In his most recent posting on Yahoo! Finance, Jeremy Siegel reiterates his belief that Standard & Poor’s flawed earnings calculations for the S&P 500 are making the corporate earnings picture look much worse than it really is — and he says he thinks the market did indeed bottom on March 9.
According to Siegel, author of Stocks for the Long Run and professor of finance at the University of Pennsylvania’s Wharton School, S&P’s calculations are inaccurate because, while the firm uses a market-weighted average to determine the index’s returns, it does not do the same when figuring the index’s aggregate earnings.
“As a result,” Siegel writes, “the billions of dollars of losses racked up by, say, AIG, whose market value is extremely low, is added dollar for dollar to the earnings of the profitable firms, such as Exxon Mobil, whose market value is more than 20 times larger. … S&P’s methodology [gives] far too much influence to firms with big losses and low market values, and thereby gave a distorted valuation to the S&P 500 Index.”
S&P says reported earnings for the index for 2008 were just $14.97 per share, Siegel notes, which means the S&P 500 index was selling for a whopping 53.3 times earnings as of March 31, when it was valued at 798. Using Siegel’s market-weighted earnings method, the index’s reported per-share earnings would be $71.50, making for a P/E of just over 11.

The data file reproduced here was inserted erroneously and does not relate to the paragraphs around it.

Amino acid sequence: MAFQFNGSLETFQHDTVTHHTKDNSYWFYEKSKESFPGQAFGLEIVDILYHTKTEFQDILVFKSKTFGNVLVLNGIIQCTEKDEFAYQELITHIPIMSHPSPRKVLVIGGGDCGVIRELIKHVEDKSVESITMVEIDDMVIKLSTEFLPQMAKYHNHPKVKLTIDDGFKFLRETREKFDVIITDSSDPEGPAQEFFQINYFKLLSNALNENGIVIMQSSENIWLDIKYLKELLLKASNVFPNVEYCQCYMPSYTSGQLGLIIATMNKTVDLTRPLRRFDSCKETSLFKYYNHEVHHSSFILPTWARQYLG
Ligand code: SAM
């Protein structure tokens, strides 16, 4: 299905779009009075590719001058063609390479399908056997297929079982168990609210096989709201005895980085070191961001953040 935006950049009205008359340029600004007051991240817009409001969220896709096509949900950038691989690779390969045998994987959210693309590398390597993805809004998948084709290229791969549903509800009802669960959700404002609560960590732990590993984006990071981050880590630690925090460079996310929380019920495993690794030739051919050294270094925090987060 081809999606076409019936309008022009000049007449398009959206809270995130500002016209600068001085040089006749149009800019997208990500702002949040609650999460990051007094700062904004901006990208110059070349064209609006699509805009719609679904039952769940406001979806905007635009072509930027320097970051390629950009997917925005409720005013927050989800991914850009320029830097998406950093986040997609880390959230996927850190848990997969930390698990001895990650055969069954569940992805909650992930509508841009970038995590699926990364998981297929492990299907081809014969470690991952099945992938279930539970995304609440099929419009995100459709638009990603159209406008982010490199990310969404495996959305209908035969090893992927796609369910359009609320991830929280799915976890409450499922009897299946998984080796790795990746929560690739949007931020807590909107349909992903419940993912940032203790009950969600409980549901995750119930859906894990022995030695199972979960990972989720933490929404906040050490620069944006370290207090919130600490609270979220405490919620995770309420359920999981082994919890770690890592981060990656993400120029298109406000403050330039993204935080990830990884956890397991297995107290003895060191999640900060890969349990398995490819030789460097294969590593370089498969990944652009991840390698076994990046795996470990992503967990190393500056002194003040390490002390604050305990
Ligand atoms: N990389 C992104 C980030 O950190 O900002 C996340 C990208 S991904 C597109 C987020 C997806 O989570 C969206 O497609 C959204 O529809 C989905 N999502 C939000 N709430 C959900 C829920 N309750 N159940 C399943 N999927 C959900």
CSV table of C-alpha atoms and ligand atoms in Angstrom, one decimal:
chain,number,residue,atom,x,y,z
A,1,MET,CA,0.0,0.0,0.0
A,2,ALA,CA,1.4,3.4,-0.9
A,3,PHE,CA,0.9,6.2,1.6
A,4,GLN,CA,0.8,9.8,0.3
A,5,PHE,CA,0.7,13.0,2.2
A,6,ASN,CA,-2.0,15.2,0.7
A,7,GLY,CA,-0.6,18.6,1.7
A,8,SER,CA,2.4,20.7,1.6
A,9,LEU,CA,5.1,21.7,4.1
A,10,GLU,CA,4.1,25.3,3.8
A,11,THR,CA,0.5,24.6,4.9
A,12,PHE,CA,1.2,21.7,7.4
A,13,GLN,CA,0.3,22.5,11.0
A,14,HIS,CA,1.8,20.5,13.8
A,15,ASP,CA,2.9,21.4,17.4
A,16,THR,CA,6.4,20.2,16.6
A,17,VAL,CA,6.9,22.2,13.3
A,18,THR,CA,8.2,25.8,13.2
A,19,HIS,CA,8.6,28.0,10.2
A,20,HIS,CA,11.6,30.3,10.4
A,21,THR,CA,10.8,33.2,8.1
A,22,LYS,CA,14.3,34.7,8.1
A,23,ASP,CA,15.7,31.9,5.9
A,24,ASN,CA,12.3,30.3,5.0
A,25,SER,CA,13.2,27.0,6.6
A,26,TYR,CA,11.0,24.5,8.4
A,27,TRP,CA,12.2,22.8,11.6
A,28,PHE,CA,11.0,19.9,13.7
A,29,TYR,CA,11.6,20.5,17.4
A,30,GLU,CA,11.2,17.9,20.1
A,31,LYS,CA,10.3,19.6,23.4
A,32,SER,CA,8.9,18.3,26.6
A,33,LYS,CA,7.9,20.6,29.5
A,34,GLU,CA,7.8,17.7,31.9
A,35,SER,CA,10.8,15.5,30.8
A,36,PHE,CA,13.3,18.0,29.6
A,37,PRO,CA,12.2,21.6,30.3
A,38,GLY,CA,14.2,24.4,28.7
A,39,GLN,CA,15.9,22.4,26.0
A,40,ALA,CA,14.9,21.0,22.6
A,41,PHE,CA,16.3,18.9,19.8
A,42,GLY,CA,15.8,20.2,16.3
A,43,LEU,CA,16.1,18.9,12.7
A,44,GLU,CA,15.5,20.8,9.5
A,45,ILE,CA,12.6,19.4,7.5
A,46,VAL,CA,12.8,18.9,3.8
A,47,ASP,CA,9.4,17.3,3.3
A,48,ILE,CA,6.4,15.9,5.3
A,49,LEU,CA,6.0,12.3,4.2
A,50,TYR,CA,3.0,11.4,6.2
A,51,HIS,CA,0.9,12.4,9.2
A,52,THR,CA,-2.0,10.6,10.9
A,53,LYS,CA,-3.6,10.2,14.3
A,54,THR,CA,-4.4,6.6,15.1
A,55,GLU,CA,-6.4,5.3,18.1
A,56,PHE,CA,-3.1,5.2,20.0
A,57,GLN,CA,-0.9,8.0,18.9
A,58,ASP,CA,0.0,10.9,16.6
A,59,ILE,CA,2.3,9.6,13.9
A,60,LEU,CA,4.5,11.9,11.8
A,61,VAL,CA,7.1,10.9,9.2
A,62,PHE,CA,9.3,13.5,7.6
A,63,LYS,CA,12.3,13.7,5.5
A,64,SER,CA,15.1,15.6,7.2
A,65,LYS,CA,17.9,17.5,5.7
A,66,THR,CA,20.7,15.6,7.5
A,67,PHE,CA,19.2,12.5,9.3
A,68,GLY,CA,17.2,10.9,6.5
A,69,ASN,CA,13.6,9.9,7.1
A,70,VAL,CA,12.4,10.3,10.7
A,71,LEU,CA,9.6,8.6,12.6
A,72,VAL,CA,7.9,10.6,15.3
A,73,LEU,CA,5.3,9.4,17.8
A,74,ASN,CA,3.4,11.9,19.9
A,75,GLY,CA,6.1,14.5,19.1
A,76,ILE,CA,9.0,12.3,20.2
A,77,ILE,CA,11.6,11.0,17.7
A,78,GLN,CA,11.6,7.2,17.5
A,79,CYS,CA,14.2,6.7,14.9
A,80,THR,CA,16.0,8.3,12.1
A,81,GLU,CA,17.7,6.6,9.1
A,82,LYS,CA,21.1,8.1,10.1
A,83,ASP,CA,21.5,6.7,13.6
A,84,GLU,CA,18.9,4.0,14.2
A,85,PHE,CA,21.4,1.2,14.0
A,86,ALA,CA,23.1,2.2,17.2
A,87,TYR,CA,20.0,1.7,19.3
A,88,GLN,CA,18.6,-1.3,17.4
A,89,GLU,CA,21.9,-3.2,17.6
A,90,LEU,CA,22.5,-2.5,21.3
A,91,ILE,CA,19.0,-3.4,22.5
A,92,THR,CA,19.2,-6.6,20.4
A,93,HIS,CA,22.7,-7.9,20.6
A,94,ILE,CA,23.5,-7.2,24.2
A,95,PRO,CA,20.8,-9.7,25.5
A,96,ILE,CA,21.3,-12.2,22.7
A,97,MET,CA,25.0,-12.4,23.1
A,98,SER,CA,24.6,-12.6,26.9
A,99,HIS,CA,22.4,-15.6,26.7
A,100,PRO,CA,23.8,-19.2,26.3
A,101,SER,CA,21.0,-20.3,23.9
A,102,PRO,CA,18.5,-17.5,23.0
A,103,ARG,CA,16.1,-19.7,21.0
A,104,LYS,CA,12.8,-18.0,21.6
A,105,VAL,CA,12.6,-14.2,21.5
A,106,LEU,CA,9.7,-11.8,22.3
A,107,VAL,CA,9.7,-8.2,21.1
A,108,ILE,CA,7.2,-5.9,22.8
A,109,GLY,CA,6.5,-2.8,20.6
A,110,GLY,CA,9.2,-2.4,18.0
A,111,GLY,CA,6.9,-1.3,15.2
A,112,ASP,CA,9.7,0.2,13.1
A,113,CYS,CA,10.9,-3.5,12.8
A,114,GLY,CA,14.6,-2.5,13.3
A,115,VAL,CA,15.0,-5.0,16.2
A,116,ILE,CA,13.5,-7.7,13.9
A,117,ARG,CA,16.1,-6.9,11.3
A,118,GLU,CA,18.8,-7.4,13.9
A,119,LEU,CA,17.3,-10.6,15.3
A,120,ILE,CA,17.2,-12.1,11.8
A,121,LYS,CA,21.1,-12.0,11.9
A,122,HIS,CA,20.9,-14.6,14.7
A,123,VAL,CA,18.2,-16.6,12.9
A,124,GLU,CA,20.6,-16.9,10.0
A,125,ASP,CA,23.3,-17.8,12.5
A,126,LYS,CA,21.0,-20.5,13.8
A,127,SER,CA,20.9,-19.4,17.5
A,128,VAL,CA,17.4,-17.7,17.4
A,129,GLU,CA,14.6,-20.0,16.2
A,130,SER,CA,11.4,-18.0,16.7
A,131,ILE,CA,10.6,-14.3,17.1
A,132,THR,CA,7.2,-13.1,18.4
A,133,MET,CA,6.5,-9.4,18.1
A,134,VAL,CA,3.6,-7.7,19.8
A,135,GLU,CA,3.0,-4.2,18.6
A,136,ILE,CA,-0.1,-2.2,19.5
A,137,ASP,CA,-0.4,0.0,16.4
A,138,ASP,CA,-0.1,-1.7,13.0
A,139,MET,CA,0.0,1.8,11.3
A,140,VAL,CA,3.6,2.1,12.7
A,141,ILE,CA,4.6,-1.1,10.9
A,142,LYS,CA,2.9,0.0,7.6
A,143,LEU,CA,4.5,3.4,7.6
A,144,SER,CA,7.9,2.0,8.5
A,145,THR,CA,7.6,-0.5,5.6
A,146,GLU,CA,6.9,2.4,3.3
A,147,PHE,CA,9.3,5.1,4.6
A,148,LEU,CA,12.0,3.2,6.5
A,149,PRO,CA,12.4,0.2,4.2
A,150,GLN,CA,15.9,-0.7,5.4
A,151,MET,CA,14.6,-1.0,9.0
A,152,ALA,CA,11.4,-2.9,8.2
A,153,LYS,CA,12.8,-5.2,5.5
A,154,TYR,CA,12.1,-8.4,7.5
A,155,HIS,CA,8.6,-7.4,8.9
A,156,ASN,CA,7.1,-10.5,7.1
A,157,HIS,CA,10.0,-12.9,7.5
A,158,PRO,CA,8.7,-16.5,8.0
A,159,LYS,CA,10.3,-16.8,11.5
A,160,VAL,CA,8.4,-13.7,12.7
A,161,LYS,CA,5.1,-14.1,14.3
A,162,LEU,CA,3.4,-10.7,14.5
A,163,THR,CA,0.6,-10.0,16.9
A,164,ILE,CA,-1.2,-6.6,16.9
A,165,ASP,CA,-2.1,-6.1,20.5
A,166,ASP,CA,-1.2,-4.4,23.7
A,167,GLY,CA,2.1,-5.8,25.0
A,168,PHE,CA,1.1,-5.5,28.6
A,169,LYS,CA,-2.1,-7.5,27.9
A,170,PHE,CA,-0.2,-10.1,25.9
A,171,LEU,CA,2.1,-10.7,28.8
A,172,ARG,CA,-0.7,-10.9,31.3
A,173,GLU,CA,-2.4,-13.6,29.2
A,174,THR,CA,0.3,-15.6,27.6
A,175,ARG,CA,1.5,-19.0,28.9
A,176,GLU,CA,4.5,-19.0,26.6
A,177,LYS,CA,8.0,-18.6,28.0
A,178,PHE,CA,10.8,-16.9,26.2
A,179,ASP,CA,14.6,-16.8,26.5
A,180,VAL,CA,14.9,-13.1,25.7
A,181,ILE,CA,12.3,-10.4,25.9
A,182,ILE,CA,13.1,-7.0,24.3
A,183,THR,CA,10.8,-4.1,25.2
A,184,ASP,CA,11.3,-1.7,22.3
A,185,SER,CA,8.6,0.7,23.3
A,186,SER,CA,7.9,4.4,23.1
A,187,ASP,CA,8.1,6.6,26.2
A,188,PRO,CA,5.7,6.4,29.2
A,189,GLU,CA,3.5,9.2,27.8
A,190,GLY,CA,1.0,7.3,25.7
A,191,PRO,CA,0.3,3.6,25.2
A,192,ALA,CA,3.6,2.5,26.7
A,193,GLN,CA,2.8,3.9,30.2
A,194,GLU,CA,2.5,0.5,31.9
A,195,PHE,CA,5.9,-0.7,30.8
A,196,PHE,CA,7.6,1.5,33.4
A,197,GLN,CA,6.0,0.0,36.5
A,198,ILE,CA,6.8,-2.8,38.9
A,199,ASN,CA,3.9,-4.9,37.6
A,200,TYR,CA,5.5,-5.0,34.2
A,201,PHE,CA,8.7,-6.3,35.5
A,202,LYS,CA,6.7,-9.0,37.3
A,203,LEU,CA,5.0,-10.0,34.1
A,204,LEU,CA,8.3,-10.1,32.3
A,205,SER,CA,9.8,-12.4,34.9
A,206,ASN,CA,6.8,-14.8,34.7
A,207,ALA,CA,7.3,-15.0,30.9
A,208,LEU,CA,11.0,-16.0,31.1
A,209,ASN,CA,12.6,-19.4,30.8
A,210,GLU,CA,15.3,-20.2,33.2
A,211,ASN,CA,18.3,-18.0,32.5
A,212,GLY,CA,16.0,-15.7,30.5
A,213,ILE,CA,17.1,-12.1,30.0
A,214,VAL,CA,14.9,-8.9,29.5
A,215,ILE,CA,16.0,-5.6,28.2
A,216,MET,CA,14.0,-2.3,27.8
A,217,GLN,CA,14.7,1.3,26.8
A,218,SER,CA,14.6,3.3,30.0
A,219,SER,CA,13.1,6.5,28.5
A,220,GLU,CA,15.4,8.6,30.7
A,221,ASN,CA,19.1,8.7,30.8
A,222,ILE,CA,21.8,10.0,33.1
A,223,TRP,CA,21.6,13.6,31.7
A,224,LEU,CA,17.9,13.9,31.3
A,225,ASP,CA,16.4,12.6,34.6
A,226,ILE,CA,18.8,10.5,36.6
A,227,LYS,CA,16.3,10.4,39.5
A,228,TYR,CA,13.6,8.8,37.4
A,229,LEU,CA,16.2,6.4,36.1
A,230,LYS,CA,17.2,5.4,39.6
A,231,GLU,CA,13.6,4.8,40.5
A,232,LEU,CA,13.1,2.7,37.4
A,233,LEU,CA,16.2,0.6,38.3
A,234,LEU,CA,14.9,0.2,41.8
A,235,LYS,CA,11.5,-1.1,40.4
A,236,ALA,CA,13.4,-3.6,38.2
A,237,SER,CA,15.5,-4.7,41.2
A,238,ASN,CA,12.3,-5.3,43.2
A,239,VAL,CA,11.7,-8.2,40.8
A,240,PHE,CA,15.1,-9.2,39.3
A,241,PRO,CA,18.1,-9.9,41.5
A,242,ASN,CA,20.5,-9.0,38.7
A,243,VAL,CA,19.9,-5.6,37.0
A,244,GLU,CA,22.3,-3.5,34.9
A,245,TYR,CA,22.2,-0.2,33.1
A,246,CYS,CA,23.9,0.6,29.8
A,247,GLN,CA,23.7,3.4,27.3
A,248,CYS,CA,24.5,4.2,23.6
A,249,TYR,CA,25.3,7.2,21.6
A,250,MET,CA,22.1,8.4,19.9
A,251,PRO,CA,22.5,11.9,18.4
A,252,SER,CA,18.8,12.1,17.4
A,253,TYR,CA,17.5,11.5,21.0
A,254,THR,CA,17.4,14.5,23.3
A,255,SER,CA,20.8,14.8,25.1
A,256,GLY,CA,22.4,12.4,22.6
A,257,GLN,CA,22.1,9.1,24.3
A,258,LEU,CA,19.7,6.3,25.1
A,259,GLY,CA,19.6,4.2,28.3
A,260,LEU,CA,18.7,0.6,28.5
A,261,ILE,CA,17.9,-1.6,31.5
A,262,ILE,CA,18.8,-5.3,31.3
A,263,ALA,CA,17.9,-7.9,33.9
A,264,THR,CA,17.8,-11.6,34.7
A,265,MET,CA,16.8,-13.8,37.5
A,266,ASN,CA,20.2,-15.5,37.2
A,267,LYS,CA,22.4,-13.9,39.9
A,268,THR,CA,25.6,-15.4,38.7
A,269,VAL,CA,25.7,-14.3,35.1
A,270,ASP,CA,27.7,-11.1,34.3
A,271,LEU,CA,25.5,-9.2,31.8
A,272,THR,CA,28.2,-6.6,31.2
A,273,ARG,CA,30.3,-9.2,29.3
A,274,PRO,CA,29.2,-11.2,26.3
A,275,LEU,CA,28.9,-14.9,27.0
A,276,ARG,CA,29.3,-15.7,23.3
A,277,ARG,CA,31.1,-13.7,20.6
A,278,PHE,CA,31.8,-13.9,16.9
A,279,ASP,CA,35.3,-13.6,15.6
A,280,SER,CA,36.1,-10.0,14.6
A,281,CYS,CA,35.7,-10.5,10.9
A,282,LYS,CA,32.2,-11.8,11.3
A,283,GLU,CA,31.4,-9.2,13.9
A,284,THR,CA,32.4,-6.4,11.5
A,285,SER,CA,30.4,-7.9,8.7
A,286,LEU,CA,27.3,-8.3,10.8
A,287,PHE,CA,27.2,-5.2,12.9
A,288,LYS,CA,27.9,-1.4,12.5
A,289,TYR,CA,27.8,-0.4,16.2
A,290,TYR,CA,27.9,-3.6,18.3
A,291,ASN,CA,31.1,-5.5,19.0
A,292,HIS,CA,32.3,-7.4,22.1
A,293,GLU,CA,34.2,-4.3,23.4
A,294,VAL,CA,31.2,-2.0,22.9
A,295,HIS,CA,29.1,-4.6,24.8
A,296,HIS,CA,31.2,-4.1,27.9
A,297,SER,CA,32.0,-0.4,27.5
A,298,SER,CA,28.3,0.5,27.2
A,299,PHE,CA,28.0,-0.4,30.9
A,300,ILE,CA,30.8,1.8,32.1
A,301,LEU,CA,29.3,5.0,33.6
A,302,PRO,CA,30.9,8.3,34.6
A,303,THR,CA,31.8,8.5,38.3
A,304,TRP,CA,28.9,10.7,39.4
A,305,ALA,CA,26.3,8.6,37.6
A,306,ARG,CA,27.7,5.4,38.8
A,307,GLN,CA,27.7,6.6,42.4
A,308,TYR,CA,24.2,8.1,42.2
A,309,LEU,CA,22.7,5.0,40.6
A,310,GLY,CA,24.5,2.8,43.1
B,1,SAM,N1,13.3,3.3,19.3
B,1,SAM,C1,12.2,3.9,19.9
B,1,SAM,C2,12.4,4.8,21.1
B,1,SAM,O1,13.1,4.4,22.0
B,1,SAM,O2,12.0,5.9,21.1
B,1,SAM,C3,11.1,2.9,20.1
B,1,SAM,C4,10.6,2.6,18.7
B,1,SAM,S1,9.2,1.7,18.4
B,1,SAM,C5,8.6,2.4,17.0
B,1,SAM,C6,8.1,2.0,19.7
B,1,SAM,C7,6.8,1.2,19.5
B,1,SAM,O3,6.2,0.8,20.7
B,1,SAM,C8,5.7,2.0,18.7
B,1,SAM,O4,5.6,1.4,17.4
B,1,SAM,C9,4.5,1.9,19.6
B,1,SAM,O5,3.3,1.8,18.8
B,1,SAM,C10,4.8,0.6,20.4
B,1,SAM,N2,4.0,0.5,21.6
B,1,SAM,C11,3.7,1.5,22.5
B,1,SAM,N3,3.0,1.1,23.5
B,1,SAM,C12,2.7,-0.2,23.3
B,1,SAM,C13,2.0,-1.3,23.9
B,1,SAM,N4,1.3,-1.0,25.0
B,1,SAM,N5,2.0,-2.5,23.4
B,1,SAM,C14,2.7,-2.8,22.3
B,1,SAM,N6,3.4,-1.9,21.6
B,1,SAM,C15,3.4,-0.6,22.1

Using operating earnings, S&P said earnings per share for the index were $49.49 in 2008, resulting in a 16 P/E ratio as of March 31, Siegel says. Using his method, operating earnings were $79.40 per share, making for a P/E of 10.
Siegel says S&P has countered his assertions by saying that the S&P 500 index is akin to a single company with 500 divisions; Siegel explains why he thinks that’s inaccurate — and why Robert Shiller, the noted Yale professor, thinks he has a good point.
One interesting point to keep in mind when evaluating the current market’s value: “Back in 2002 the aggregate earnings of the S&P 500 Index also plummeted when a few firms, such as AOL and JDS Uniphase, took huge writedowns on some of their Internet investments,” Siegel notes. “Reported P/E ratios soared into the 60s in the second quarter of 2002, yet rather than being overvalued, the market was just approaching its bear market low.”
Whether or not his earnings calculation theory is perfect, Siegel says the bottom line is that “the true valuation of the market is no where near as dismal as the aggregate earnings reported by Standard & Poor’s suggest. When portfolios of stocks are weighted by market values, the market is cheap by historical standards. No one can say for sure whether March 9 will mark the bottom of this dismal bear market (I personally think it will), but I am sure that investors who hold a diversified portfolio of stocks today will be rewarded by above-average returns.”